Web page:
Religious Reform Won't Survive Coalition Breakup

Forget the Haredi draft and integration of yeshiva students into the workforce - once the ultra-Orthodox join Israel's coalition, this government's reforms will die.

Rabbi Eric H. Yoffie
Eric H. Yoffie
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Arye Dery speaks at a service marking the one-year anniversary of Rabbi Ovadia Yosef's death, September 28, 2014.
Arye Dery speaks at a service marking the one-year anniversary of Rabbi Ovadia Yosef's death, September 28, 2014. Credit: Emil Salman
Rabbi Eric H. Yoffie
Eric H. Yoffie

It didn’t amount to much. The dramatic changes that some had foreseen as a result of the 2013 coalition negotiations, which left Israel’s Haredim (ultra-Orthodox) outside of the government, did not materialize. Various ministers had promised that the Haredi-free coalition would force the ultra-Orthodox to forfeit the special perks that they enjoyed and that so infuriated the rest of Israel’s population. Finally, Israelis were told, religious freedom would return to the national agenda and the Haredim would be obligated to share equally the responsibilities (or "burdens") of Israeli citizenship.

But those promises were not really kept. Politicians, being politicians, were already looking ahead to the next elections. Desperate not to offend a constituency that they might need next time around, they tweaked Israel’s religious system here and there rather than reforming it in fundamental ways.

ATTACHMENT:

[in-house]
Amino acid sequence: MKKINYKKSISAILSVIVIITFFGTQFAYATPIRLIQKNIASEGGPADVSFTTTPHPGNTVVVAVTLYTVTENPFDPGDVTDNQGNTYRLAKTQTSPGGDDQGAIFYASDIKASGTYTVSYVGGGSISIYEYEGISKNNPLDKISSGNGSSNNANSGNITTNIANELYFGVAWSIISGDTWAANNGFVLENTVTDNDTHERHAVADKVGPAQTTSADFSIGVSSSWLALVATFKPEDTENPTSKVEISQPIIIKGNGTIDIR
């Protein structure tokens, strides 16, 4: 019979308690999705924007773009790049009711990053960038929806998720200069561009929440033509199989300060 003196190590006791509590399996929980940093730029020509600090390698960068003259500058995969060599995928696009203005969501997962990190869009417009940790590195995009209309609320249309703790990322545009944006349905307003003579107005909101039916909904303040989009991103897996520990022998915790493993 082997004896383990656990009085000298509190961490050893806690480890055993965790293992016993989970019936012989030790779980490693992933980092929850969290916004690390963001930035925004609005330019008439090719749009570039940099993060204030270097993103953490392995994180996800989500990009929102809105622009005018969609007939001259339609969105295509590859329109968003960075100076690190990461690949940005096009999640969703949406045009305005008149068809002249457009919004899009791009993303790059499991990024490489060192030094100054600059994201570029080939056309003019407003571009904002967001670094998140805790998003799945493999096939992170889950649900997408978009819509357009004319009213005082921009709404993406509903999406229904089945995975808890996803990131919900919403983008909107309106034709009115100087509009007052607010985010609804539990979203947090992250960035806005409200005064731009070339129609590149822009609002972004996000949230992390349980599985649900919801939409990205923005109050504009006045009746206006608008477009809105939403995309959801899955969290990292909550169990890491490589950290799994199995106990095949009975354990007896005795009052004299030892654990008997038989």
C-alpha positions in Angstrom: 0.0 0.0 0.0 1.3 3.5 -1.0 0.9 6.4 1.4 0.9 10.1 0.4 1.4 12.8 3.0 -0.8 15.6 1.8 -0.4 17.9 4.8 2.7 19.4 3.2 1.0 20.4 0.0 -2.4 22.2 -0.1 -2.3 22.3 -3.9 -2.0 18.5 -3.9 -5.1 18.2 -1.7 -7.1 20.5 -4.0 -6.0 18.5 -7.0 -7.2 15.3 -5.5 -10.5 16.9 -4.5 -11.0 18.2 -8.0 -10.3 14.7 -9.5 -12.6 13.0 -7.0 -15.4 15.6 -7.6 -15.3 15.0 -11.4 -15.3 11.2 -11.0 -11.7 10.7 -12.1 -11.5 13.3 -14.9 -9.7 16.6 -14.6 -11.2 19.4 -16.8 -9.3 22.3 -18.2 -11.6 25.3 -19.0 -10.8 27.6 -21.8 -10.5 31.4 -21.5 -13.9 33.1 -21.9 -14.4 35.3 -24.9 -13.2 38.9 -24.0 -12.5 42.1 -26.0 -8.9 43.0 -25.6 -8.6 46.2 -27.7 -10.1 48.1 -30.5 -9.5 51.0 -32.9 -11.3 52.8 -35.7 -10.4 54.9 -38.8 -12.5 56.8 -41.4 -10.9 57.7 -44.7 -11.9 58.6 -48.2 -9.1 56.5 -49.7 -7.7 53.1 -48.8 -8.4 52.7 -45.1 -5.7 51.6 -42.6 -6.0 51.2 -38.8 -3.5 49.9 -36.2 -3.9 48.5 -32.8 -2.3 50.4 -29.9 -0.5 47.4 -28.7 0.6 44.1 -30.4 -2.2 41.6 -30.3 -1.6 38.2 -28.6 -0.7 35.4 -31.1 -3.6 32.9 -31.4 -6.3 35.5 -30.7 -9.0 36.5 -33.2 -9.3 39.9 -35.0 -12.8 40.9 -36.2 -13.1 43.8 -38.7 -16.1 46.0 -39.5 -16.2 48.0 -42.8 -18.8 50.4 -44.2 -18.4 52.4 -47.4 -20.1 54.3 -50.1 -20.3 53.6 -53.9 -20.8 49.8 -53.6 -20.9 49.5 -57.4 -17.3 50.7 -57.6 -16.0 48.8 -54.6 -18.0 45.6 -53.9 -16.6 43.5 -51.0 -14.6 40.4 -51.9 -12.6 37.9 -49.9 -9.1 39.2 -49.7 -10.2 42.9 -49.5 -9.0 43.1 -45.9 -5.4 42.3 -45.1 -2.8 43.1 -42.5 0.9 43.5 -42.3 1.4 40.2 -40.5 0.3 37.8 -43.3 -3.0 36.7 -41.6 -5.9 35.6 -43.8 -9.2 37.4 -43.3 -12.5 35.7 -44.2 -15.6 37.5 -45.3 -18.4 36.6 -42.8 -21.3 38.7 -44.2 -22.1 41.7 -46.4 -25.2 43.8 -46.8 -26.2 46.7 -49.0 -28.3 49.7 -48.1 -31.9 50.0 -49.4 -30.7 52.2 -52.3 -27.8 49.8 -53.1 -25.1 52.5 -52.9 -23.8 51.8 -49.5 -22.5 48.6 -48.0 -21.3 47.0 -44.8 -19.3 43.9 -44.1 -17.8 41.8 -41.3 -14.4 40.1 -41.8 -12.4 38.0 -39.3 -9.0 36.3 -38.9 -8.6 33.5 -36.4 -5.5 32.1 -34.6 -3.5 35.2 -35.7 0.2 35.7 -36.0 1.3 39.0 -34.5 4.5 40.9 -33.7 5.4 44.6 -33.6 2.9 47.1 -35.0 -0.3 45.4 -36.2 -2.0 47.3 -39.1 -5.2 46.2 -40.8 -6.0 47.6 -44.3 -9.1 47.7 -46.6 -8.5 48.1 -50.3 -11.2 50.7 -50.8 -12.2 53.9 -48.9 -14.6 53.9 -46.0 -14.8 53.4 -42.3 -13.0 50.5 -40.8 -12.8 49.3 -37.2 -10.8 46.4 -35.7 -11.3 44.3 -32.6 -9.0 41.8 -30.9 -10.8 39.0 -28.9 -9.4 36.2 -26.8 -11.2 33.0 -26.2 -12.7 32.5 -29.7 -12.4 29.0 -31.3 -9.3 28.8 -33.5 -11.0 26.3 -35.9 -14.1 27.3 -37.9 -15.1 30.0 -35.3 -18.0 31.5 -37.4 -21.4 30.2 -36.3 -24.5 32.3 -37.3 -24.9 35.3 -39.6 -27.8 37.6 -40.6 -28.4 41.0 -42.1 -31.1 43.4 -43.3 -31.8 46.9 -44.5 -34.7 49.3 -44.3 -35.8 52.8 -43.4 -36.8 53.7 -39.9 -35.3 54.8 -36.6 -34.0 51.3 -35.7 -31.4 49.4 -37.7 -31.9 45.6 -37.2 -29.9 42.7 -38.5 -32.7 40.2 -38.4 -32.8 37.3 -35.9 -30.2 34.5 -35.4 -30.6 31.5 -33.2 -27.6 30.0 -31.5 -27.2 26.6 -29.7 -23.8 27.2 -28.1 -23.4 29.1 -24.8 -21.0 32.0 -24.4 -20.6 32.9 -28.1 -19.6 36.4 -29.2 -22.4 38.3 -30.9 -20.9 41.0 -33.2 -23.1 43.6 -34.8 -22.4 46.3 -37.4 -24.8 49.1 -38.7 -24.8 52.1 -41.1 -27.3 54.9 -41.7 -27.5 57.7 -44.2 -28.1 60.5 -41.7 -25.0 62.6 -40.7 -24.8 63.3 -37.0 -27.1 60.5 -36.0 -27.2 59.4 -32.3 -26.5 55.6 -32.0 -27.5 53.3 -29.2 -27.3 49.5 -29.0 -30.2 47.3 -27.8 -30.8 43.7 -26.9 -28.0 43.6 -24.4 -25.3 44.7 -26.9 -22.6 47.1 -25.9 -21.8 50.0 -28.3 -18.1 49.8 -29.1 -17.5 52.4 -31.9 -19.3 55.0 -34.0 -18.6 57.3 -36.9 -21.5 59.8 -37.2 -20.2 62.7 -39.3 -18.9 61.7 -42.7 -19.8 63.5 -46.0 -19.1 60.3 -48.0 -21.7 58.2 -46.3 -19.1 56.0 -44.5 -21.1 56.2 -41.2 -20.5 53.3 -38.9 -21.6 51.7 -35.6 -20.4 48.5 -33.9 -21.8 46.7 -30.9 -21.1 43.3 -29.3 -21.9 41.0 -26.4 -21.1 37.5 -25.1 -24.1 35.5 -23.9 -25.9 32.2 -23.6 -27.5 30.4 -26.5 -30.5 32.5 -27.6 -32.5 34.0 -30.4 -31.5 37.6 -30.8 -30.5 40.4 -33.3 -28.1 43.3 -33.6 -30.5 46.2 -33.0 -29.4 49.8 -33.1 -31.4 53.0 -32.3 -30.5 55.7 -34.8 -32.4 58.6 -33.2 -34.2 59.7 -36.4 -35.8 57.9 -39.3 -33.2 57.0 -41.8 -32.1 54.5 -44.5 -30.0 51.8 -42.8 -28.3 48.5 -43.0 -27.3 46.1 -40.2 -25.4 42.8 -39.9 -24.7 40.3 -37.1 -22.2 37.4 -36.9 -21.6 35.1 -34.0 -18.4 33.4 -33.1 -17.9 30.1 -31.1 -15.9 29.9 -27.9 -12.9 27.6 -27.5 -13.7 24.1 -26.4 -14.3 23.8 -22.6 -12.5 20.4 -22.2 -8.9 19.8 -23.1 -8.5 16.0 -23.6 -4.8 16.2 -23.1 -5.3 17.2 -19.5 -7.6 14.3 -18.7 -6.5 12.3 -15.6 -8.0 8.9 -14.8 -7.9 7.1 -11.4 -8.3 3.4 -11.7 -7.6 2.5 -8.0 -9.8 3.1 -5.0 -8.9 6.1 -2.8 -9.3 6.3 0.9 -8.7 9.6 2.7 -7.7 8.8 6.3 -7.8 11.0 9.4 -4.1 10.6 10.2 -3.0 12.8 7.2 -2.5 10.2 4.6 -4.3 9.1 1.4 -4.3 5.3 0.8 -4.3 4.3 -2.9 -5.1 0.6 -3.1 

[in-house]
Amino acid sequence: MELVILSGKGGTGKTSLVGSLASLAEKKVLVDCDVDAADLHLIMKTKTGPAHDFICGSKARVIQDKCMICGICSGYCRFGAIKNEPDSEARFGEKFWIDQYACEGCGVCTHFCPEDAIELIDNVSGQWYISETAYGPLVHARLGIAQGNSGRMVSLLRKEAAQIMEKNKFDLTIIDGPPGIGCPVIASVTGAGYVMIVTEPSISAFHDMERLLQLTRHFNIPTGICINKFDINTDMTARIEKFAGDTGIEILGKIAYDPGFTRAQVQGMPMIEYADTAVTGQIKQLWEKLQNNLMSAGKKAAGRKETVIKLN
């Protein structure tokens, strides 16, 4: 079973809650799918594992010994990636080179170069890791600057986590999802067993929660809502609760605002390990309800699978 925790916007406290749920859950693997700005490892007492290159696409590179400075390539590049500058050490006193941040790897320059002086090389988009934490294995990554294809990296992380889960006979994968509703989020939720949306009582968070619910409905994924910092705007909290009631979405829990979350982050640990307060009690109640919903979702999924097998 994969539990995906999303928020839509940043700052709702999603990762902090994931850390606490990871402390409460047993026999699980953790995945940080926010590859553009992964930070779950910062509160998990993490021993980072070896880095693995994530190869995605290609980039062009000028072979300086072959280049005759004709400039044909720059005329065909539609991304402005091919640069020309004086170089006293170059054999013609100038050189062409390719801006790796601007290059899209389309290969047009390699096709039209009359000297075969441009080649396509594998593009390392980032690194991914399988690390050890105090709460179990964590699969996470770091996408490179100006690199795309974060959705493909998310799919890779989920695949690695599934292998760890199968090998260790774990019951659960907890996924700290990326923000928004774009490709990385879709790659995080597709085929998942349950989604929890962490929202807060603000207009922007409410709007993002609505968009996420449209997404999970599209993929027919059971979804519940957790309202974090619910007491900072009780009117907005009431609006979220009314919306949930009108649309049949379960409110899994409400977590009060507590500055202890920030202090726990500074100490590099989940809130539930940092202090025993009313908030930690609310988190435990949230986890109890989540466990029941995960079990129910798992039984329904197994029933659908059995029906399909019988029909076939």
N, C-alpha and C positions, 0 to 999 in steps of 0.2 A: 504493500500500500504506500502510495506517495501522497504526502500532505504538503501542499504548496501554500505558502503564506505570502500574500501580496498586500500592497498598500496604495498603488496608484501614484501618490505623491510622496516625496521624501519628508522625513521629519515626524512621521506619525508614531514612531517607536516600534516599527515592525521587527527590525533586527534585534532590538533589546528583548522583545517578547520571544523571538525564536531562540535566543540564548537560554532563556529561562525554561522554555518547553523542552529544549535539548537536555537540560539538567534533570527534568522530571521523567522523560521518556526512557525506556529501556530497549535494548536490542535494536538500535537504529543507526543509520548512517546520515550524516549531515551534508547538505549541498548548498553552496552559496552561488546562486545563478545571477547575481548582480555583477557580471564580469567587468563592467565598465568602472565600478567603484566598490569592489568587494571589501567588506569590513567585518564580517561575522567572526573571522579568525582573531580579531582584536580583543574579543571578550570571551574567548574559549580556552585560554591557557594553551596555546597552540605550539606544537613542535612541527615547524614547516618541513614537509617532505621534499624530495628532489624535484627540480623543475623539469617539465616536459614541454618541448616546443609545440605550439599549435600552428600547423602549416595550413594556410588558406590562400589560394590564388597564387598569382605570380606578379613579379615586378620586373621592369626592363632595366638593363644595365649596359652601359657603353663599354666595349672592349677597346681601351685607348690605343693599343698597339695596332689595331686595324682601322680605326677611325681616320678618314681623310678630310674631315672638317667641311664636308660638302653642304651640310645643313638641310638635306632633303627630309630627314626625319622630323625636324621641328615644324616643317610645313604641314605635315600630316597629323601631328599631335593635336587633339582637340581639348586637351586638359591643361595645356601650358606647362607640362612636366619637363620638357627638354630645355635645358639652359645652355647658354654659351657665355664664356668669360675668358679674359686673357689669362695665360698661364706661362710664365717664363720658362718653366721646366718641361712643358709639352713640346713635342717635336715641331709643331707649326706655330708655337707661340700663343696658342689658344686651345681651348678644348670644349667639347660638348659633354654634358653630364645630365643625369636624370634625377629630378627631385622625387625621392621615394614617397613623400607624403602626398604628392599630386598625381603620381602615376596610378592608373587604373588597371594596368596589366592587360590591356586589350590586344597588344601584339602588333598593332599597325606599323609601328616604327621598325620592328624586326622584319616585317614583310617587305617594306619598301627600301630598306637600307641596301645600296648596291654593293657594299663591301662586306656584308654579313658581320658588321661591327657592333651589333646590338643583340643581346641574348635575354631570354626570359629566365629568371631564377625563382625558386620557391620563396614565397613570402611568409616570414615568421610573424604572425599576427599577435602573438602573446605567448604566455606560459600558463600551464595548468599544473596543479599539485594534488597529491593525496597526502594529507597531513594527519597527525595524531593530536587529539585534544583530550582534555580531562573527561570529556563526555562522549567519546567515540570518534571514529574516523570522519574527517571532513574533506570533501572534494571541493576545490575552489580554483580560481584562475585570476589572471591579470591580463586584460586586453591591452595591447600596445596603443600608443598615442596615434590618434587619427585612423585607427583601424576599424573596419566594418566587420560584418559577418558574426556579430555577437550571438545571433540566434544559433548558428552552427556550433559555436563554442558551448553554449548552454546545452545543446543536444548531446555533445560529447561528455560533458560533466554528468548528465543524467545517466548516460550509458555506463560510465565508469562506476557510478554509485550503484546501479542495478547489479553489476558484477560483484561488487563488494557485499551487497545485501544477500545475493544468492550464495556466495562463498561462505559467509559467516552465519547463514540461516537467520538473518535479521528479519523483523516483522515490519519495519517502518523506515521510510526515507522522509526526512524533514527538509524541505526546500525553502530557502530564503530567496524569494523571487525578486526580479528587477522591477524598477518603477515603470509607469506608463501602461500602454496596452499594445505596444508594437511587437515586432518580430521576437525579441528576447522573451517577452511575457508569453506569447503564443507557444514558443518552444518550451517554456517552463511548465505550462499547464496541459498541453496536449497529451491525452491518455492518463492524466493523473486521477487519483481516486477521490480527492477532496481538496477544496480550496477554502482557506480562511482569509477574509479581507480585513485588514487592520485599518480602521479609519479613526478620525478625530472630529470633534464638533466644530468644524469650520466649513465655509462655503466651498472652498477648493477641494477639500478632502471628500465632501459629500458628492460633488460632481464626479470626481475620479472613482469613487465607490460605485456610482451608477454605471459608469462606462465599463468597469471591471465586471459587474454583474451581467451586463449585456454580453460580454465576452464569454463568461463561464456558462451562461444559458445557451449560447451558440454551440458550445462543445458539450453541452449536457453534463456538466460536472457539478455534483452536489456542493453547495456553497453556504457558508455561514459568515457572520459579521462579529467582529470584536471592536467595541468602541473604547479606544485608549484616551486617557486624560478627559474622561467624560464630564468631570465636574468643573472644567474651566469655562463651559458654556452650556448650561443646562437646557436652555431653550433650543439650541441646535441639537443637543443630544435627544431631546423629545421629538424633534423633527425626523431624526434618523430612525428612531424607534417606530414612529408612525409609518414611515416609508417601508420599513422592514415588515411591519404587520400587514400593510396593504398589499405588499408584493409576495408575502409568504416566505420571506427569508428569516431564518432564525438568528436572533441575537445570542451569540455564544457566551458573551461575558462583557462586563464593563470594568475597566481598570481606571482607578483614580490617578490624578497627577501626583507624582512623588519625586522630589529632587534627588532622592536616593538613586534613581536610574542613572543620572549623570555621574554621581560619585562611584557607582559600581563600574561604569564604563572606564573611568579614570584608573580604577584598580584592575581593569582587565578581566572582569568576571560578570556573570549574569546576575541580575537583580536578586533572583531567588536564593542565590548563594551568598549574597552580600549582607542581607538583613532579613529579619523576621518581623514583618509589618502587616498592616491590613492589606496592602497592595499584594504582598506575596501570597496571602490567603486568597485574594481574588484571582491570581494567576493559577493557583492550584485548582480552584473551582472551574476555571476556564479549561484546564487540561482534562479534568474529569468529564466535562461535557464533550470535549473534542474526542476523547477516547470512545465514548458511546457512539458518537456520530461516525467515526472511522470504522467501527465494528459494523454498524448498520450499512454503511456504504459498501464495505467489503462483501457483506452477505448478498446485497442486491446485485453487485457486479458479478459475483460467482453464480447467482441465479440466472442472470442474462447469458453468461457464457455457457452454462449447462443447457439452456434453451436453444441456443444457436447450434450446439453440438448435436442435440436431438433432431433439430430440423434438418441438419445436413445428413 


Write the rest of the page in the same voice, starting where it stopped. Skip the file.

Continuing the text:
Nonetheless, some changes were made. Israelis who wanted to marry under the auspices of the Orthodox Chief Rabbinate were given a bit more flexibility in choosing a rabbi to officiate their ceremony; and cuts were made to yeshiva budgets, making it more likely that some yeshiva students would be obligated to work to support their families.

But when it came to truly significant religious reforms, the politicians mostly made “changes” but delayed their implementation, allowing them to glory in their reformist zeal while keeping their options open for the future. Thus, a bill to draft yeshiva students will only be fully implemented in 2017, and a plan to force ultra-Orthodox schools to teach English, math, and Hebrew was put off until that same year. Meanwhile, critical matters – such as a law on civil marriage and an agreement on egalitarian prayer arrangements at the Western Wall – were never resolved at all.

So what will happen now that the Haredi-free coalition is being dismantled and Israel is heading for elections? Religious reform will basically die.

Prime Minister Benjamin Netanyahu has indicated that in this election, his goal is to form a government with right-wing and Haredi parties. In bringing that coalition into being, he will probably refuse to repeal the Haredi draft law. Such a step would cause an uproar that even he could not ignore. But he will agree to make “adjustments” to the law that will render it essentially meaningless, and he will also go along with restoring Haredi funding to its previous levels and avoiding any further legislation to which the ultra-Orthodox object. And the truth is that the parties of the center and left will do the same thing. If given the chance to form the government, the fact is that they will need the 15 or so seats that the two Haredi parties, Shas and United Torah Judaism, bring to the table just as much as Netanyahu will.